The Difference Between Sandblasting and Soda Blasting in Indianapolis, IN

Sandblasting and soda blasting are two types of methods that are used to strip paint or finish from substrates (often on machinery or buildings). Both of them involve the use of abrasive materials as the primary medium for the stripping, but there are some key differences to be aware of.

Let’s take a closer look at sandblasting and soda blasting and the differences between the two methods.

What is sandblasting?

Sandblasting in Indianapolis, IN is often used as a catch-all term for blasting with abrasive media, which would include soda blasting, but it is important to note that it is its own category of abrasive blasting.

Sandblasting is ideally used for industrial applications. It is particularly effective at removing rust—more so than other types of abrasive media blasting, including soda blasting. It’s also quicker to clean up than soda blasting or other forms of abrasive media blasting.

There are some drawbacks to consider. Sandblasting is generally not recommended for softer materials such as plastics, wood or glass. It can create an elevated level of heat through friction, and will not sanitize or deodorize materials (like soda blasting does). In addition, the infiltration of sand particles can lead to a condition called silicosis.

The good news is that sandblasting is quick and cost-effective, and there are more materials that can be used than just sand.

What is soda blasting?

Soda blasting is a newer type of abrasive blasting featuring the use of sodium bicarbonate, more colloquially known as baking soda. In this process, a specially granulated version of the substance is shot at high pressures onto a surface to remove contaminants or make the surface smoother.

There are a variety of benefits of soda blasting that have helped encourage its rise in popularity. For example, it is very environmentally friendly, as the material is biodegradable and will not build up in soil or residential areas. It is a much gentler process than sandblasting, which means it can be used on a wider variety of materials that sandblasting cannot, including plastics and wood. Unlike sandblasting,it does not produce any excess heat, which removes a safety hazard. It is non-toxic and water-soluble, cleans mold, deodorizes smoke fires, prevents rusting and does not warp or pit metal surfaces. Plus, it will remove grease and paint at up to 15 times the speed you’d achieve with industrial hydro-blasting.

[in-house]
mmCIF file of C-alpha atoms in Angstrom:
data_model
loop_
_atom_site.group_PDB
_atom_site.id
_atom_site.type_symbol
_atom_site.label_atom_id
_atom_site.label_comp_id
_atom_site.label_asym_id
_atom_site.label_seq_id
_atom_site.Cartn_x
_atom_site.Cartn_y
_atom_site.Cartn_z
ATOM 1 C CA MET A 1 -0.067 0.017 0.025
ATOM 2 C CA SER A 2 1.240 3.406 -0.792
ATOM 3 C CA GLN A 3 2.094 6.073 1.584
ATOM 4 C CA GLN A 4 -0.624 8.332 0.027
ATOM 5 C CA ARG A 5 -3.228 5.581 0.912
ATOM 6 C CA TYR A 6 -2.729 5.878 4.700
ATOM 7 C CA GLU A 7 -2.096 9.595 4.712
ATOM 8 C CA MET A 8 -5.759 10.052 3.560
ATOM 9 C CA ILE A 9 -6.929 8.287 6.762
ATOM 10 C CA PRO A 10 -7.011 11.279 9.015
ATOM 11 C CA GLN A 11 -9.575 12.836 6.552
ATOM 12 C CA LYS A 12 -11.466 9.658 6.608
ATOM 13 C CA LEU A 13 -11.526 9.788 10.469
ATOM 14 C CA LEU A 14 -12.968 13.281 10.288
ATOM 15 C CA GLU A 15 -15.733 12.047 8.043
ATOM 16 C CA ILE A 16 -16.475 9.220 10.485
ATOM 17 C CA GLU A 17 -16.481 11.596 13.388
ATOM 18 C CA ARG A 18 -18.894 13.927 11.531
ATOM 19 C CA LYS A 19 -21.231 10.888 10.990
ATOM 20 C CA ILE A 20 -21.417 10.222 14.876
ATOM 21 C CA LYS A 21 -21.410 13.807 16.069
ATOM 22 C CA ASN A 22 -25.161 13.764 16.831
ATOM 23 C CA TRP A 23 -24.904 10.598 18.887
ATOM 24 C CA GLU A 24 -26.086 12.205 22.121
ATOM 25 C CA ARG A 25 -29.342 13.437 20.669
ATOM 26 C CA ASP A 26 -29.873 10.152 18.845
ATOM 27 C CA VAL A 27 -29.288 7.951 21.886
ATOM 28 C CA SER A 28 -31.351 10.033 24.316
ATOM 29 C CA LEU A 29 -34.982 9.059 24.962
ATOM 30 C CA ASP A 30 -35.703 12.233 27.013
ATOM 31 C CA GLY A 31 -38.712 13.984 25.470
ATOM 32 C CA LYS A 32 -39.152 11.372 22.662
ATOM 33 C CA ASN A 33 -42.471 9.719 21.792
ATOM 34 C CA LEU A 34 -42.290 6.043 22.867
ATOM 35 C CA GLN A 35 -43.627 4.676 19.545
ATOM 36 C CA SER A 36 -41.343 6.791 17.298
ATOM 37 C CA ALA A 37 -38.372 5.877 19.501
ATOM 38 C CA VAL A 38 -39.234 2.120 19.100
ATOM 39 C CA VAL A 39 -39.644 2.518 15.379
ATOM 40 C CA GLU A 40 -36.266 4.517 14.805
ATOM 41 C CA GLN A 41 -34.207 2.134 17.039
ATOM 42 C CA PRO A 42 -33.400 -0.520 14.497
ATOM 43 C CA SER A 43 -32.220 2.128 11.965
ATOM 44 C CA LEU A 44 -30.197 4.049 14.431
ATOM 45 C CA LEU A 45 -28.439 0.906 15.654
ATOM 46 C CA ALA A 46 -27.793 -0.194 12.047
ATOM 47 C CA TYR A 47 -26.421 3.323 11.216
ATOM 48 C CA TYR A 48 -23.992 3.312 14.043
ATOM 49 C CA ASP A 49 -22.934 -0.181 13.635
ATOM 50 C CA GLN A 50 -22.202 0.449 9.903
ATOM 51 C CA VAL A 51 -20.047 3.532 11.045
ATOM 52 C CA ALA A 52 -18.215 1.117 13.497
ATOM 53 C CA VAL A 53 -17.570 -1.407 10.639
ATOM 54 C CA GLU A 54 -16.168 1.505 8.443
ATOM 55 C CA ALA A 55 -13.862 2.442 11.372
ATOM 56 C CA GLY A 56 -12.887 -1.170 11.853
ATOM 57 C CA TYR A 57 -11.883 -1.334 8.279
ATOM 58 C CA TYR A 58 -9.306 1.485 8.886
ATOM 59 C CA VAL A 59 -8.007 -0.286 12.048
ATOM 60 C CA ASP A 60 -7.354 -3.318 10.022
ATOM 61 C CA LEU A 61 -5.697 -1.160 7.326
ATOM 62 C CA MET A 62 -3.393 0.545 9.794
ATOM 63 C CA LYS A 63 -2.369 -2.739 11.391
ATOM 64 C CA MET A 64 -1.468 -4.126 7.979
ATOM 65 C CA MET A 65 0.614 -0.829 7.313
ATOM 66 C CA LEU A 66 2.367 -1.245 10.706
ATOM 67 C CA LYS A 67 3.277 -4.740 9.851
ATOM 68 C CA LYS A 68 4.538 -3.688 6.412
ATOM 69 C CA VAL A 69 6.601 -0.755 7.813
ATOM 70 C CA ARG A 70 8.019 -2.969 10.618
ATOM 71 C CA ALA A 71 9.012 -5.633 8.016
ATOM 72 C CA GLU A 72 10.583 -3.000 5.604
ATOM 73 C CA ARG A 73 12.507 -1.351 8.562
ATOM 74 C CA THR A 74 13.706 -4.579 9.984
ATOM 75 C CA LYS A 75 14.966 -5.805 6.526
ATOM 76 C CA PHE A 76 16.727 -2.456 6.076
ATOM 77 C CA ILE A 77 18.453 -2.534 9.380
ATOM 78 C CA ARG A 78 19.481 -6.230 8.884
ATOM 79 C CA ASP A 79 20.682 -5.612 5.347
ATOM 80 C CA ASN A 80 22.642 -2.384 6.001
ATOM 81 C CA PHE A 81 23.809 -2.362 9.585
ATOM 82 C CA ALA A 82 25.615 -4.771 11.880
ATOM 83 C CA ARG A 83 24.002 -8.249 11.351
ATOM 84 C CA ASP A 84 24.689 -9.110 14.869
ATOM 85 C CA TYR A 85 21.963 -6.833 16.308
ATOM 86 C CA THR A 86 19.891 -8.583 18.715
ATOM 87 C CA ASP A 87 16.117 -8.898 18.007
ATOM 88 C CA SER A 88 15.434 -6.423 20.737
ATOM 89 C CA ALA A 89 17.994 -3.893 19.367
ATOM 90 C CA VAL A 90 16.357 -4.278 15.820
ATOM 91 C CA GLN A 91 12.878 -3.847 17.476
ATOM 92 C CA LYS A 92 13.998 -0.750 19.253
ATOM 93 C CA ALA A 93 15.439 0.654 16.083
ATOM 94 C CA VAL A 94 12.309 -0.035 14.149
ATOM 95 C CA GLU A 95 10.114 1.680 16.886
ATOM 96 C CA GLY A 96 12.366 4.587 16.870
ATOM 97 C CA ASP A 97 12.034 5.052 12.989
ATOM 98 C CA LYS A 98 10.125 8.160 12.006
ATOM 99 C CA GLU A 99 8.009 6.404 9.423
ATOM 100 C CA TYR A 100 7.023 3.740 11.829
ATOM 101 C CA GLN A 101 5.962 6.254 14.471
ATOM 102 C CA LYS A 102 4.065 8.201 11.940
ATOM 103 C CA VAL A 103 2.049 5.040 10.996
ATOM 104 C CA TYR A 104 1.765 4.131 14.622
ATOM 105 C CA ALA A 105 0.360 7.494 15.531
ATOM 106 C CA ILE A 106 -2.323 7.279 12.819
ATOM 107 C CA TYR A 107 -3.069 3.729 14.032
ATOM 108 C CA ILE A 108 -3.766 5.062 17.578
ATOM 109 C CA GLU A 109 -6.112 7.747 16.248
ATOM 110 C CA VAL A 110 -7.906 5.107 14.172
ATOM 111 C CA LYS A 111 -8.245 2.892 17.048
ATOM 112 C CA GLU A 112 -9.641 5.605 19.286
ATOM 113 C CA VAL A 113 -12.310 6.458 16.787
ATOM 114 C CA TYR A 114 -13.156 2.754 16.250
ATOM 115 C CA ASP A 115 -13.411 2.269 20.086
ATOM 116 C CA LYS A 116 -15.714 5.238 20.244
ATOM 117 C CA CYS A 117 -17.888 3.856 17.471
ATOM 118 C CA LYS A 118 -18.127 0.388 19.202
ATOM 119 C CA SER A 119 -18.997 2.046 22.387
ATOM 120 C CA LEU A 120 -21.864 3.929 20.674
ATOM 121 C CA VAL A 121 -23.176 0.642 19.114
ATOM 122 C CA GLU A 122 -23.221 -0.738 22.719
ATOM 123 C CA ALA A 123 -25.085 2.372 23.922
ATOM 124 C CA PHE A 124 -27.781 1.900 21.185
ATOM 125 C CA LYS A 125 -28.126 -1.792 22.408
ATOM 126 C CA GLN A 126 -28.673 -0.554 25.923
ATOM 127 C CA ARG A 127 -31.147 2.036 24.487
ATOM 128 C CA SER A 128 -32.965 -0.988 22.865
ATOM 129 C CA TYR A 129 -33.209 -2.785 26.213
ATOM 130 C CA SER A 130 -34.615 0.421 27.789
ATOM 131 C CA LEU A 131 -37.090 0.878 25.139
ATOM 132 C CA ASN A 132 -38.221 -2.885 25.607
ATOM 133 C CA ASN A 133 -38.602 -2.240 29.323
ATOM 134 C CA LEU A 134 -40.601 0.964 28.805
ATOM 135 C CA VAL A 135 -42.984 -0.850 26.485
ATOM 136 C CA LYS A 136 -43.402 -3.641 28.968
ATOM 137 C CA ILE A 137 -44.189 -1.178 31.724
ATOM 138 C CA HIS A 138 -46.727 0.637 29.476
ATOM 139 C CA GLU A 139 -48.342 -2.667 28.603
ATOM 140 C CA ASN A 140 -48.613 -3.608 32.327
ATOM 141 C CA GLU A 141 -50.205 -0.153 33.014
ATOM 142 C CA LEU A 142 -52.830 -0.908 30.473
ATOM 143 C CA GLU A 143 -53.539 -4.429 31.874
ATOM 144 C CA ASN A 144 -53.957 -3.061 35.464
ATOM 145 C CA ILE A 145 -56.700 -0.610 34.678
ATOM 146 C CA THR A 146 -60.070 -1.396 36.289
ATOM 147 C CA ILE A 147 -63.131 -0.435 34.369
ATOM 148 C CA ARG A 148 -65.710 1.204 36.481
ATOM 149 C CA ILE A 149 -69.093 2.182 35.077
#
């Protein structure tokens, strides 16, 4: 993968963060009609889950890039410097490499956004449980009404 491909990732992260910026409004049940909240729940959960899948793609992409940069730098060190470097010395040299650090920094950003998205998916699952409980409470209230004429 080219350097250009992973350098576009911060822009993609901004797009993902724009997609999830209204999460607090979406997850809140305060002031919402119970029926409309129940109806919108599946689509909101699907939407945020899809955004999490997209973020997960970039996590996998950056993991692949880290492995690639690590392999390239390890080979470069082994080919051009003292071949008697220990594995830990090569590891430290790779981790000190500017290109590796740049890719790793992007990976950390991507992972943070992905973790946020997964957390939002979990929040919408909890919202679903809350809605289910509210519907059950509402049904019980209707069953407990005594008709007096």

Even with all these benefits, soda blasting is only slightly more expensive than sandblasting. That doesn’t mean it’s completely without its drawbacks, though. There are some circumstances in which soda blasting can result in a white film being left behind on the surface that’s being cleaned. But most of the other negative side effects associated with sandblasting are not a concern in the soda blasting process.

For more information about sandblasting or the relatively new technology of soda blasting in Indianapolis, IN and other things you should know about these processes, we encourage you to contact the team at Knauss Property Services, LLC today.